Vizcarra has seen his approval rating plummet in the face of the spiraling COVID-19 toll and the reopening of the economy, falling from 83 percent in June to barely 56 percent today.

On July 1, Vizcarra carried out a cabinet shakeup in the face of his government’s mounting crisis, tapping Pedro Cateriano as his new prime minister. The Congress, however, rejected the appointment by 54-37 in an August 4 vote of no-confidence.

While Vizcarra denounced the rejection as a political maneuver, critics faulted Cateriano for delivering a speech to the Congress that too openly promoted the interests of the mining transnationals and other sectors of big business, without even feigning concern for the suffering of the masses of Peruvian workers and poor under conditions of the pandemic, mass unemployment and deepening poverty.

Subsequently, Vizcarra proposed retired general Walter Martos, the former defense minister, as his new prime minister. Martos was approved with the widest congressional support seen in 50 years: 115 votes in favor, five against and four abstentions.

His elevation to the prime minister’s post is part of the increasing dominance of the military within Vizcarra´s cabinet. Three of the 19 cabinet seats are now occupied by active-duty or retired generals: that of the prime minister and the secretaries of Defense, and National Security, Army Gen. Jorge Luis Chávez Cresta and Air Force Lt. Gen. Jorge Montoya Pérez, respectively.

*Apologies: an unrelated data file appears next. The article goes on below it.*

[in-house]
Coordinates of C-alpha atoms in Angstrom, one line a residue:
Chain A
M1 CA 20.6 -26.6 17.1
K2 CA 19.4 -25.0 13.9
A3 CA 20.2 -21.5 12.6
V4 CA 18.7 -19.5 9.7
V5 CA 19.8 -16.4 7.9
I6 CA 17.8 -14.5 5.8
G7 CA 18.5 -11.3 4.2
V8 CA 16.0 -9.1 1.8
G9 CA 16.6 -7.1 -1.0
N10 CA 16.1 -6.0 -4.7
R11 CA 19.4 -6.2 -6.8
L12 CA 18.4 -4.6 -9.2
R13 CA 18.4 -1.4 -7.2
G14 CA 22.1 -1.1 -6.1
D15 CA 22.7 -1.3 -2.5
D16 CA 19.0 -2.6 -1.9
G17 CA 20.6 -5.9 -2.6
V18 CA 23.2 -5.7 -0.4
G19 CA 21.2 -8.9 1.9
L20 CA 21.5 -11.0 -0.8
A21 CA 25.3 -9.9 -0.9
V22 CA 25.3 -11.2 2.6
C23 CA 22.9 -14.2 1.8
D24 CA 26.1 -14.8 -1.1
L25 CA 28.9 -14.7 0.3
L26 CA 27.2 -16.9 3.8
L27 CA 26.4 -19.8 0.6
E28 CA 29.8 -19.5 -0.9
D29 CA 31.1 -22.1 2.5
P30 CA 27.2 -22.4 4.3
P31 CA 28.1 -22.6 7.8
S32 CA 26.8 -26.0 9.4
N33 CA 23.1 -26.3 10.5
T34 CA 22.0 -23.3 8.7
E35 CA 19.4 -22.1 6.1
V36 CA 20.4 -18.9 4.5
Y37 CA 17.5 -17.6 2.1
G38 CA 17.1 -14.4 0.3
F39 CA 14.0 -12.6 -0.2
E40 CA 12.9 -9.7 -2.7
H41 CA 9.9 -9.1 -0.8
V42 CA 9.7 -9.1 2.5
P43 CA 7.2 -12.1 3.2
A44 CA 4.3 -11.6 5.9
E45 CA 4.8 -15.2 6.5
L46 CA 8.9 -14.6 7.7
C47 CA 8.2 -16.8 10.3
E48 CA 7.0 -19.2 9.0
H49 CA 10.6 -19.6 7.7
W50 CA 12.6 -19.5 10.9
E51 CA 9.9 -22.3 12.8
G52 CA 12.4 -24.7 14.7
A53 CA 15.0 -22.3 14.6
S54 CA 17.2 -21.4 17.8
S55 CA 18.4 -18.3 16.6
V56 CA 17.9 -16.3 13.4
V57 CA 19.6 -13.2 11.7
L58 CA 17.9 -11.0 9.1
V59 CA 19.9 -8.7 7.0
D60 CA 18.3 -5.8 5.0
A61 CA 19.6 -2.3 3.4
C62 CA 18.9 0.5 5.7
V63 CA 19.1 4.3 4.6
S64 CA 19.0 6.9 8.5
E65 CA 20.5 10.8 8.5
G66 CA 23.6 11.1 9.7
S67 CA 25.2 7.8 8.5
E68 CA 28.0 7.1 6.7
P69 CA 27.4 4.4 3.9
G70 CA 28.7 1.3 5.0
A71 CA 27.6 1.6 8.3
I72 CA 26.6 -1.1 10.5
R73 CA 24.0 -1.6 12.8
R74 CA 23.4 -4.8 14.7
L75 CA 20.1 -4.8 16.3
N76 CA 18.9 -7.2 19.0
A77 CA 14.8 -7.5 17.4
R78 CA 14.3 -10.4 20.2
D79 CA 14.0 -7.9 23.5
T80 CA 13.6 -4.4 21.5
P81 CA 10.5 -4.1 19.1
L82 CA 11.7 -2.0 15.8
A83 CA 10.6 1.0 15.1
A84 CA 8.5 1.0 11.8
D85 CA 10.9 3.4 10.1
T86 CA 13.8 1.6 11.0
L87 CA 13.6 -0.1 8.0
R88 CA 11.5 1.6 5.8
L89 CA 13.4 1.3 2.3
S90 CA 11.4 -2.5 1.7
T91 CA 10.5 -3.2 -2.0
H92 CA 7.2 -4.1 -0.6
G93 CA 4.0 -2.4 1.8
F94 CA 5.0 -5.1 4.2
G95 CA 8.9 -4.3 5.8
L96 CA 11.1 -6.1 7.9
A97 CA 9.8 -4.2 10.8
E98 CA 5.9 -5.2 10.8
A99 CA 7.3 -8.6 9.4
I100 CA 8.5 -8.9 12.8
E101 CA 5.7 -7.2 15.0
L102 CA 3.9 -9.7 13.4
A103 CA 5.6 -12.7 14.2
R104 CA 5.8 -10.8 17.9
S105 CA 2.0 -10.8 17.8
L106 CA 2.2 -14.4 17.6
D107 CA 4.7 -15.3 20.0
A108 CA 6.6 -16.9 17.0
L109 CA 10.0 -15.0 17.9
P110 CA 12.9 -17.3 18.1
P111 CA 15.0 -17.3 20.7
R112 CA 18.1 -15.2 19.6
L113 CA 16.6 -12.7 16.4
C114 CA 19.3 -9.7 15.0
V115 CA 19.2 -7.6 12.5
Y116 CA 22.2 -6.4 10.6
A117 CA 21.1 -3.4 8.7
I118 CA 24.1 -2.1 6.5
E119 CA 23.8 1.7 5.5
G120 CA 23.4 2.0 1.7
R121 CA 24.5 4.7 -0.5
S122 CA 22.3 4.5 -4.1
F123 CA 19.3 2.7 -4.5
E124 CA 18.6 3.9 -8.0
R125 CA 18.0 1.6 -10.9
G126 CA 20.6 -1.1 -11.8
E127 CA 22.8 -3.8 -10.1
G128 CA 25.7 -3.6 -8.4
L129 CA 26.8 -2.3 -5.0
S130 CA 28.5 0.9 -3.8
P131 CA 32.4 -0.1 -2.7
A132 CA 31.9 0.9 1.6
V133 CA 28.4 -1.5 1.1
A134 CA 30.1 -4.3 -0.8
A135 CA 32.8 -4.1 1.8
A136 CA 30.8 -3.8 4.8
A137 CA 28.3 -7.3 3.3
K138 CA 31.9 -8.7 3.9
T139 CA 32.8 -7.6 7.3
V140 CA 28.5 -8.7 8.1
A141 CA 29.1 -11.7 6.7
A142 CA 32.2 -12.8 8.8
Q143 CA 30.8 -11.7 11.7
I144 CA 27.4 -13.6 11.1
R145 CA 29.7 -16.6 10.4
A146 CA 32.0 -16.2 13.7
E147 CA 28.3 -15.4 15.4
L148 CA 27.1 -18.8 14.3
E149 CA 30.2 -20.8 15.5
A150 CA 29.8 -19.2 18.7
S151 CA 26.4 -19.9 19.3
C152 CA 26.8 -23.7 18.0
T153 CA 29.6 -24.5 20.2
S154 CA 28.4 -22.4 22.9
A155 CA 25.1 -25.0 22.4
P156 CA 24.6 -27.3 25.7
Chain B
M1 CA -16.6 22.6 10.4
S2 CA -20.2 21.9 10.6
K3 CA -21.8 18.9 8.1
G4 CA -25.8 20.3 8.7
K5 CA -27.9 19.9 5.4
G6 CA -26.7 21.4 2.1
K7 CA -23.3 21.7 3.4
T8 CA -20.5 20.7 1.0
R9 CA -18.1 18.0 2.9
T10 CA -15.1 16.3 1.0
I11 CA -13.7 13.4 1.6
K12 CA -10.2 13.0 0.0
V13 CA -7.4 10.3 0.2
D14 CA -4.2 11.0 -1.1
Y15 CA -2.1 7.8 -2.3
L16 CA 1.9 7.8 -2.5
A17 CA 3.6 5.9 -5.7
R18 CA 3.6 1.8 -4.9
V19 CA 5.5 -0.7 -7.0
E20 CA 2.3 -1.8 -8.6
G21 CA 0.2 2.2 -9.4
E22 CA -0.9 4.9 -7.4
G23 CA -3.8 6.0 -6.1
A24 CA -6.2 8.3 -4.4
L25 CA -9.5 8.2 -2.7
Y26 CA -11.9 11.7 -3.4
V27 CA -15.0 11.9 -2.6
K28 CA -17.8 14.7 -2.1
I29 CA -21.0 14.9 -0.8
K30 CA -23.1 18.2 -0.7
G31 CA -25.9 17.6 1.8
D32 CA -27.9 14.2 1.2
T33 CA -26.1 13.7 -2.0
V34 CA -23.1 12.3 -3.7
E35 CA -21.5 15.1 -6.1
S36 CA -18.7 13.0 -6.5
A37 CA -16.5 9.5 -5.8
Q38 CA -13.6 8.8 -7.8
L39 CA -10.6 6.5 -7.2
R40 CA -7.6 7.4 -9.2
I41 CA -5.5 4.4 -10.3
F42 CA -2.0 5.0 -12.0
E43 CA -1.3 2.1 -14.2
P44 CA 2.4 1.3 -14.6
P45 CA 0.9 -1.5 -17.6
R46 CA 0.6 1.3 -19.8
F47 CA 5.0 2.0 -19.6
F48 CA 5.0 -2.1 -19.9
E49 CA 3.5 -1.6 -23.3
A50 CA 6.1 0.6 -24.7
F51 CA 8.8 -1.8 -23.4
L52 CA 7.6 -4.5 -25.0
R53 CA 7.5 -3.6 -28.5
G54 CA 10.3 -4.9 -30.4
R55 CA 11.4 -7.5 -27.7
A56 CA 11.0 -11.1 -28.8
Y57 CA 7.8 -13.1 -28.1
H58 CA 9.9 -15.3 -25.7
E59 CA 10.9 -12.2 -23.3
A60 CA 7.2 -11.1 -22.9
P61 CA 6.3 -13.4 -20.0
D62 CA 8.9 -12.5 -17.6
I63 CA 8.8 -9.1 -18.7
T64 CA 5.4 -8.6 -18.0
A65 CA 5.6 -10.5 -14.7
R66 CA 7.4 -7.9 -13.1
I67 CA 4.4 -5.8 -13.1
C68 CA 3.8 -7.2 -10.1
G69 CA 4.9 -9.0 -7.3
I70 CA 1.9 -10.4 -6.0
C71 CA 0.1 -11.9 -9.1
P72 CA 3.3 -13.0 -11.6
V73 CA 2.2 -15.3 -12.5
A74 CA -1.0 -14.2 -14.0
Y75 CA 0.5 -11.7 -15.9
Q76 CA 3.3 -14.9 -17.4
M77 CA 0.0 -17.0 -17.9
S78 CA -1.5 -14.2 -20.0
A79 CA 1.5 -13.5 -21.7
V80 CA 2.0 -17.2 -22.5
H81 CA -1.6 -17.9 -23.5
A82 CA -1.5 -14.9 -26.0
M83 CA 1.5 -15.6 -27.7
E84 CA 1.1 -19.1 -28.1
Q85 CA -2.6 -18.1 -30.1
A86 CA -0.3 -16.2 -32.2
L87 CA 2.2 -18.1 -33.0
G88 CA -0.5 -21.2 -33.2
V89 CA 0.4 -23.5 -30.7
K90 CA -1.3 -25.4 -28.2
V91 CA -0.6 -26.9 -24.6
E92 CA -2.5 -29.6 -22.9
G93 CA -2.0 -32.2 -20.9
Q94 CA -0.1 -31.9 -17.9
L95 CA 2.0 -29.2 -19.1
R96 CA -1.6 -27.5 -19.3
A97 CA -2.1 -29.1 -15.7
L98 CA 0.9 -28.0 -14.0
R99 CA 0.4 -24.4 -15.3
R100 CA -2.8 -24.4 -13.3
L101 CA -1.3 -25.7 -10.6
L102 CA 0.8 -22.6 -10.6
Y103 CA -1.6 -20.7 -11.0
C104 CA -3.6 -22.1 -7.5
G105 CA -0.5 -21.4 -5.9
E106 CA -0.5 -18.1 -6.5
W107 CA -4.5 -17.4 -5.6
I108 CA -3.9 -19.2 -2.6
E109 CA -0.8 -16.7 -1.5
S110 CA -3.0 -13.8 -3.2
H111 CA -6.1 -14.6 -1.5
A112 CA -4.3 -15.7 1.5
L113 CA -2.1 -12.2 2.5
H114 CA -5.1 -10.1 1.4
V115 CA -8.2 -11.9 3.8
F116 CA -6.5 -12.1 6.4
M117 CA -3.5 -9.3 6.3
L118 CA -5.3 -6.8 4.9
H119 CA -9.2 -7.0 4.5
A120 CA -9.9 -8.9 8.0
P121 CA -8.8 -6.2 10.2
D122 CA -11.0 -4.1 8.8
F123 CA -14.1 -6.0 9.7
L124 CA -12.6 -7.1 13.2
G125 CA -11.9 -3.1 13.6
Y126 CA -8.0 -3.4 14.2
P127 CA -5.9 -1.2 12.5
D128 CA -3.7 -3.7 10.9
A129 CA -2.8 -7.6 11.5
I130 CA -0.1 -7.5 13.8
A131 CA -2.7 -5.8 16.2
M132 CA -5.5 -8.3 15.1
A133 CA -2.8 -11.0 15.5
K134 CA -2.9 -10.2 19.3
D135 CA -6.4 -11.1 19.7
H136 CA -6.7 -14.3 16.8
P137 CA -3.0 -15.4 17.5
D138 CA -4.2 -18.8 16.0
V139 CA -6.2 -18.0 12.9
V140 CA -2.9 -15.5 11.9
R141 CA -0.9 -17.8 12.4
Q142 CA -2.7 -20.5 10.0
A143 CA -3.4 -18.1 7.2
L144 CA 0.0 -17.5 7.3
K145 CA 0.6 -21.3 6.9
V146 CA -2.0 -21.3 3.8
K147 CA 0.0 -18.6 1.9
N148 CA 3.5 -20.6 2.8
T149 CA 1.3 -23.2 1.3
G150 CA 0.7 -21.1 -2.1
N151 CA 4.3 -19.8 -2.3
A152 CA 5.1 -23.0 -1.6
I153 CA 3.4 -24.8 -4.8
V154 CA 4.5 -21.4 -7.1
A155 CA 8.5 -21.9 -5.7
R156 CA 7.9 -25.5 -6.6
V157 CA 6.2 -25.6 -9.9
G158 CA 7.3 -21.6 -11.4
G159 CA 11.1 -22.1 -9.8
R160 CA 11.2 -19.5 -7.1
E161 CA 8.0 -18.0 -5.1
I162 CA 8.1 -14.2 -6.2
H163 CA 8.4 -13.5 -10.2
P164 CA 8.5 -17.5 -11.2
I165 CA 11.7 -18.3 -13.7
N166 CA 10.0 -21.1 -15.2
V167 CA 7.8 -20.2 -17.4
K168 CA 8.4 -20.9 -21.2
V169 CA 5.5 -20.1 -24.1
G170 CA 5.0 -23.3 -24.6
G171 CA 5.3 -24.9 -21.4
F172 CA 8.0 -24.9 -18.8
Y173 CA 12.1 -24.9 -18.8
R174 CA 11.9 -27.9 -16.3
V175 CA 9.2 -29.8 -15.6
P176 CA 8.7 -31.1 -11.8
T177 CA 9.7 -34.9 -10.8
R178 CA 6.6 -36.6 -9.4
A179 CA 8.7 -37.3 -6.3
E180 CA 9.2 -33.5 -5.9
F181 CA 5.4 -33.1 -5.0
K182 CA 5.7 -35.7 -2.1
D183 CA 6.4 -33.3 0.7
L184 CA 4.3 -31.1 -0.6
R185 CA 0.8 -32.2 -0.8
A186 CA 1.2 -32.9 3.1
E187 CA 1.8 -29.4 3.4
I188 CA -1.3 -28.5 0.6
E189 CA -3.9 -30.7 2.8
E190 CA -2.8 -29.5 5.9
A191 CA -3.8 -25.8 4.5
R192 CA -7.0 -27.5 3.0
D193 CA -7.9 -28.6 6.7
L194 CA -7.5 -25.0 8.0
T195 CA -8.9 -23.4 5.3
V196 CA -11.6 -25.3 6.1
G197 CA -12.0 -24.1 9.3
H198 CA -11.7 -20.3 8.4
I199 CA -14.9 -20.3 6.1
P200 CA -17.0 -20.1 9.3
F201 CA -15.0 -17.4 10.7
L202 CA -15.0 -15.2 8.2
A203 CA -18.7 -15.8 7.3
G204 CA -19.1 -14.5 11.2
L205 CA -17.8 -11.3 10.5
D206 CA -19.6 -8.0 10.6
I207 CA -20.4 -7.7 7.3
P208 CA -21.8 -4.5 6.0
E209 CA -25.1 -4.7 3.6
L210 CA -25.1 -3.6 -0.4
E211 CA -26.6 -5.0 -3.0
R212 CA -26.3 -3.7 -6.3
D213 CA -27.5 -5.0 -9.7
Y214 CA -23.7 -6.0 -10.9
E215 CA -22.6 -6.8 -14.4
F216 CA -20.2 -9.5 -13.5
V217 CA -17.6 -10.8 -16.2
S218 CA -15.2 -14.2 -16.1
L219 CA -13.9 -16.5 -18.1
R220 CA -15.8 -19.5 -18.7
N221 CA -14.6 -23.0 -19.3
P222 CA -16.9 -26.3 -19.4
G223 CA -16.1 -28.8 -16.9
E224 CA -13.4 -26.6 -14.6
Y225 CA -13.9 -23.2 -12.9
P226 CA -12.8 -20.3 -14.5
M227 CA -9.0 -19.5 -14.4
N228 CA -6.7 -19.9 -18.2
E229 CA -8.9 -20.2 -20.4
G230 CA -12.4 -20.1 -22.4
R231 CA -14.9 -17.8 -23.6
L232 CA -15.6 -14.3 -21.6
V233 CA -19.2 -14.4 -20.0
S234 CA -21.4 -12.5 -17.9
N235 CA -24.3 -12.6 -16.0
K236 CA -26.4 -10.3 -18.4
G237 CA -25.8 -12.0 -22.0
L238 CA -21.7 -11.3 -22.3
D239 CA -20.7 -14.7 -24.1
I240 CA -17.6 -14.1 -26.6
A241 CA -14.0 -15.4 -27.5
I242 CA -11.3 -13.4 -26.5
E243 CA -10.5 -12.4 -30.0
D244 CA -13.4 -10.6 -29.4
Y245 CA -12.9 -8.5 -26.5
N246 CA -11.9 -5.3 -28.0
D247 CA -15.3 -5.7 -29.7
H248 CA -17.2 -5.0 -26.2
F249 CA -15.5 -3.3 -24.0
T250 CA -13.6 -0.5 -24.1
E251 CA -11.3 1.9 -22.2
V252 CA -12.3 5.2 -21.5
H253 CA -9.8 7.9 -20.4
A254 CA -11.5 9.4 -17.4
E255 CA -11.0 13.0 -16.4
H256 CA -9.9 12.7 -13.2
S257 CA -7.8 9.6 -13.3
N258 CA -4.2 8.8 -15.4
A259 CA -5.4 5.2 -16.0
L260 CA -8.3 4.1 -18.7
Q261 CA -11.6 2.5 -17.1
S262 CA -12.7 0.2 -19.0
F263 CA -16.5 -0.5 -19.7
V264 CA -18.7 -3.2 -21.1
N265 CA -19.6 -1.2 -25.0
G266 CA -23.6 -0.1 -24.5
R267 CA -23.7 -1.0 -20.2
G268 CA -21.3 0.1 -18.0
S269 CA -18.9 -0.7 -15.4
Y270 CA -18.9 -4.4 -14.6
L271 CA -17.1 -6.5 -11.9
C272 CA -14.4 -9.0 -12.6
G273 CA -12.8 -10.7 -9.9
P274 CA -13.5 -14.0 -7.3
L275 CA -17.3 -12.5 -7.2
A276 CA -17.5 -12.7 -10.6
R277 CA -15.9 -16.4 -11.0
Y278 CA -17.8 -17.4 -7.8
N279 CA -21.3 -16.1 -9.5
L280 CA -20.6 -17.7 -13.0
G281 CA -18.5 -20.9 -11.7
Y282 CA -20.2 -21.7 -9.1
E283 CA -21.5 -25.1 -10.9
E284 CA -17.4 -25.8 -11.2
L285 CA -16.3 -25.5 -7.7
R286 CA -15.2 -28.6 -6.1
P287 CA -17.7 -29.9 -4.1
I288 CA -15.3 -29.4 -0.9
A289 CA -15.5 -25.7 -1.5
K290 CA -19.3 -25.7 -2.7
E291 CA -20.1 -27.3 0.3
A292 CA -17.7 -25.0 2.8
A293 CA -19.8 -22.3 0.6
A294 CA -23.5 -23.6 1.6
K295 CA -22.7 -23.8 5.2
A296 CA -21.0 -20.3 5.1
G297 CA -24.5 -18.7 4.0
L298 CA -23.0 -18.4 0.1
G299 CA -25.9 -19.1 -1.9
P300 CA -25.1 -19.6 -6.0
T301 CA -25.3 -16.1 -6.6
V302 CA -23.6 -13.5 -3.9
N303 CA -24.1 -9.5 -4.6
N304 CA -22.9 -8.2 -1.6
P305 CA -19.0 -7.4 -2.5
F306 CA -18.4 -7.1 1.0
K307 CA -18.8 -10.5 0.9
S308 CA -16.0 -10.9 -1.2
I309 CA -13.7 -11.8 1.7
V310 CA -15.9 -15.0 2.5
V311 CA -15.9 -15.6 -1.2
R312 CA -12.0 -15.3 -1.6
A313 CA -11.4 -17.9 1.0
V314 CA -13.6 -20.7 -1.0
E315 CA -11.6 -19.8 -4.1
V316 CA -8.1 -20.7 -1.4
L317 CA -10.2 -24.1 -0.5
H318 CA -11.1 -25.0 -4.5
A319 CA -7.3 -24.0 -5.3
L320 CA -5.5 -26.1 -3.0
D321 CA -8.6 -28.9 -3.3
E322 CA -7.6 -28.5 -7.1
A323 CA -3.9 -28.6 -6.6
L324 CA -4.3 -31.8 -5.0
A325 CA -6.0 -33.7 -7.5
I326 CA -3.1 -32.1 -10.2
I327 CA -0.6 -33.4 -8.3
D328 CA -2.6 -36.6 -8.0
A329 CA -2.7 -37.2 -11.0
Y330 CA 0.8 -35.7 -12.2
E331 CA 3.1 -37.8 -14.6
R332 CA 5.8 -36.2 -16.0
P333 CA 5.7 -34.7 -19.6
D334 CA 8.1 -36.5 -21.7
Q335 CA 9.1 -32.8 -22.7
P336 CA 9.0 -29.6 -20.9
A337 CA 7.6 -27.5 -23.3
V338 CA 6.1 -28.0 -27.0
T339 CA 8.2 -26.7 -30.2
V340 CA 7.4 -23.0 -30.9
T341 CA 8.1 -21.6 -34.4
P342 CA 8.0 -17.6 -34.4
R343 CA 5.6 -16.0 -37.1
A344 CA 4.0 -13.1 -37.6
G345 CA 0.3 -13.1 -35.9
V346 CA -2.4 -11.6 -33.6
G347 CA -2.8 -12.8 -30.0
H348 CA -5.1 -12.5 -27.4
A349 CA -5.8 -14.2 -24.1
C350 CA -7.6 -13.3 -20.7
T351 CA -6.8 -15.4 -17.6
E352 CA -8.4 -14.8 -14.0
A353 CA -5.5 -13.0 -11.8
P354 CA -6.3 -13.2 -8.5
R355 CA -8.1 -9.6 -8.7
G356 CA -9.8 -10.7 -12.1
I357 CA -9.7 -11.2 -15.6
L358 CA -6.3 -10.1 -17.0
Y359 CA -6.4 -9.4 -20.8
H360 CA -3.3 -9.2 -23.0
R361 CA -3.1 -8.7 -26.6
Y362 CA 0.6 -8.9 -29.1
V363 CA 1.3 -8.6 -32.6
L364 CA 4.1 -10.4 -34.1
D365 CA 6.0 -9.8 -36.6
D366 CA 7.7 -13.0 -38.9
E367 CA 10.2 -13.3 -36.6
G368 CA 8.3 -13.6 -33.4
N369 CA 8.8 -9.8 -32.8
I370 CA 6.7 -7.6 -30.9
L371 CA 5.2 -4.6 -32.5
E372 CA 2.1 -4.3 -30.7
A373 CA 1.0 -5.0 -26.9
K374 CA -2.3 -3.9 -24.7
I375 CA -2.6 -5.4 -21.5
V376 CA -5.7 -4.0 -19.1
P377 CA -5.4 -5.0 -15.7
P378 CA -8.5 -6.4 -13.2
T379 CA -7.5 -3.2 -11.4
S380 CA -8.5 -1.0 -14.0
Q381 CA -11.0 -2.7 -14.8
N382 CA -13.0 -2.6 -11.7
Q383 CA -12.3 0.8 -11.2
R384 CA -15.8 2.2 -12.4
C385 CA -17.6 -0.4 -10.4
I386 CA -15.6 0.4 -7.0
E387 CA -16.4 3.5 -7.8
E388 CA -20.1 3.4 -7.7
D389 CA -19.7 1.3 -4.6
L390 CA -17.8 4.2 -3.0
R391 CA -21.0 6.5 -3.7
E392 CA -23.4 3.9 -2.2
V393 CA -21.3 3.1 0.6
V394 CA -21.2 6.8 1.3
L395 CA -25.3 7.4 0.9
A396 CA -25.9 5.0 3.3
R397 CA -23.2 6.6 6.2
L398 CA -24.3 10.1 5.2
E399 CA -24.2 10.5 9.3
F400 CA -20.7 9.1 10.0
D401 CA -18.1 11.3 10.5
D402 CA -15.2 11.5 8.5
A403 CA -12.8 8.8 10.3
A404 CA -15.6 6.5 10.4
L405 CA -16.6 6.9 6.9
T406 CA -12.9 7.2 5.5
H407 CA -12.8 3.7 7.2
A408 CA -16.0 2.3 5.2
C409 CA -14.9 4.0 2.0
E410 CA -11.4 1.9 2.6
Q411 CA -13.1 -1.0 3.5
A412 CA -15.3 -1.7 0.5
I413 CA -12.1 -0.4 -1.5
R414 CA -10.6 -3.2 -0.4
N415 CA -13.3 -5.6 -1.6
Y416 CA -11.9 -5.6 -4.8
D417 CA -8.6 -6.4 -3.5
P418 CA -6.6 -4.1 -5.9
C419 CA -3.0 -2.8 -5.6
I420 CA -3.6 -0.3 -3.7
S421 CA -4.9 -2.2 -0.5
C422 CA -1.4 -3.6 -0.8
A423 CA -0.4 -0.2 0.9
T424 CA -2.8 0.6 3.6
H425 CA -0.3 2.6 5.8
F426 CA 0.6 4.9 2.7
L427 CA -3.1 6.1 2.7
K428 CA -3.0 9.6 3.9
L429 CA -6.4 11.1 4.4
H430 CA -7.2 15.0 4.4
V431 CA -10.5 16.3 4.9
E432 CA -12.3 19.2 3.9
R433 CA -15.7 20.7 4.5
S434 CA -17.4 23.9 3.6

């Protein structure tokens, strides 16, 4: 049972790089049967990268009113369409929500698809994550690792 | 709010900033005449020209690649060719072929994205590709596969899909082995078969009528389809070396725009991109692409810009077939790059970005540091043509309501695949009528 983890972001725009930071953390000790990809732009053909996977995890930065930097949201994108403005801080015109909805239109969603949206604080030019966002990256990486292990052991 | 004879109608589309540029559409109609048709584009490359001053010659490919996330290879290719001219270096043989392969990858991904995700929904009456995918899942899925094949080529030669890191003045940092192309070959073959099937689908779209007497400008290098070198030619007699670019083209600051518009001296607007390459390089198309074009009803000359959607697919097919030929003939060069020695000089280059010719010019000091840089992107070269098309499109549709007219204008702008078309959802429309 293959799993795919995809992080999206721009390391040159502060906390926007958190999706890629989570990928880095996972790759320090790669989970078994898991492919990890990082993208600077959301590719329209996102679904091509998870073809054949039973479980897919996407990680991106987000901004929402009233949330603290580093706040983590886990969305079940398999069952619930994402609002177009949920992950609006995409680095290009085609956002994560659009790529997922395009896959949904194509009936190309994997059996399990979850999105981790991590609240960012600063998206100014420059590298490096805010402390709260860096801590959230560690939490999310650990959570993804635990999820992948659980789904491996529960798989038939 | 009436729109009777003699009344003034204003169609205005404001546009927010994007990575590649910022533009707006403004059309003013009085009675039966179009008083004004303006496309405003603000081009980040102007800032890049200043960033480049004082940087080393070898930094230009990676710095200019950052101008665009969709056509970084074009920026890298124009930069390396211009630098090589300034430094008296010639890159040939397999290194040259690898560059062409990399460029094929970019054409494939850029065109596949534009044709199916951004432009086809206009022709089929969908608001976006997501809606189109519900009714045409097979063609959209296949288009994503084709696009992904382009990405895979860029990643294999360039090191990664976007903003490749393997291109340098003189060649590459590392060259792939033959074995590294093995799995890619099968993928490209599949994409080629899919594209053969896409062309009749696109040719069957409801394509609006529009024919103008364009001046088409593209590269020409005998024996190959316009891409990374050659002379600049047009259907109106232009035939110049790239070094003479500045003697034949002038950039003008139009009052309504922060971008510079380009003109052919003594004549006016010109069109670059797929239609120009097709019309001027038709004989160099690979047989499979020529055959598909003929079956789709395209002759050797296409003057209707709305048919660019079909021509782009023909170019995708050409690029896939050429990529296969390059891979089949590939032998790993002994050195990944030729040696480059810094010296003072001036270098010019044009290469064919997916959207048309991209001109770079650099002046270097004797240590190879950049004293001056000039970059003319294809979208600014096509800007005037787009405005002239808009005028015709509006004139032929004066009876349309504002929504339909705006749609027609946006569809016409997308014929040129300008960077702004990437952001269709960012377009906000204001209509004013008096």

Vizcarra is keeping on his initial pick, Pedro Cateriano, the darling of the Peruvian big business lobby Confiep (Confederación Nacional de Instituciones Empresariales Privadas), as a liaison with the powerful mining sector.

Vizcarra’s commitment to mining and foreign capital was further demonstrated with his choice of Miguel Incháustegui for the Energy and Mining cabinet post. Incháustegui’s experience includes having been director of Turmalina Metals Corp and Cañariaco Copper Peru. He also worked at Gold Fields and Lumina Copper.

In his speech to the Congress, Gen. Martos acknowledged the backwardness of Peru’s economy, which was masked during the period of the commodities boom when the country recorded an average 6.3 percent annual growth between 2002 and 2014. He noted that this year alone public spending has dropped 35 percent.

As a remedy for the country’s deepening economic crisis—the central bank projects a 12 percent contraction this year—Martos proposed injecting billions of dollars into PYMES (Small and Medium Size Enterprises). While this sector accounts for 86 percent of private employment and generates 30 percent of GDP, statistics show that most PYMES go bankrupt in few years, with even more daunting prospects in face of the pandemic.

Martos cast the struggle against the pandemic as “a war that radiates to all areas of national life,” emphasizing that he was speaking “as a proud member of our forces of order...”

The retired general stressed the modernization and buildup of the security forces as central to this “war,” with proposals for the digitalization of police operations, the opening of 28 new police stations by December 2020 and the deployment of “the Armed Forces, with the support of night-watch [civilian] Municipal patrols, in order to increase the number of troops and the frequency of rounds, with special strategic actions focused on the places of greatest criminal incidence.”

In Peru, as in the rest of Latin America, the capitalist ruling class and its transnational partners are leaning ever more heavily on the military and police forces as they confront the threat of an explosion of the class struggle, driven by mass unemployment, social inequality and the criminal back-to-work drive that is claiming ever greater numbers of COVID-19 victims.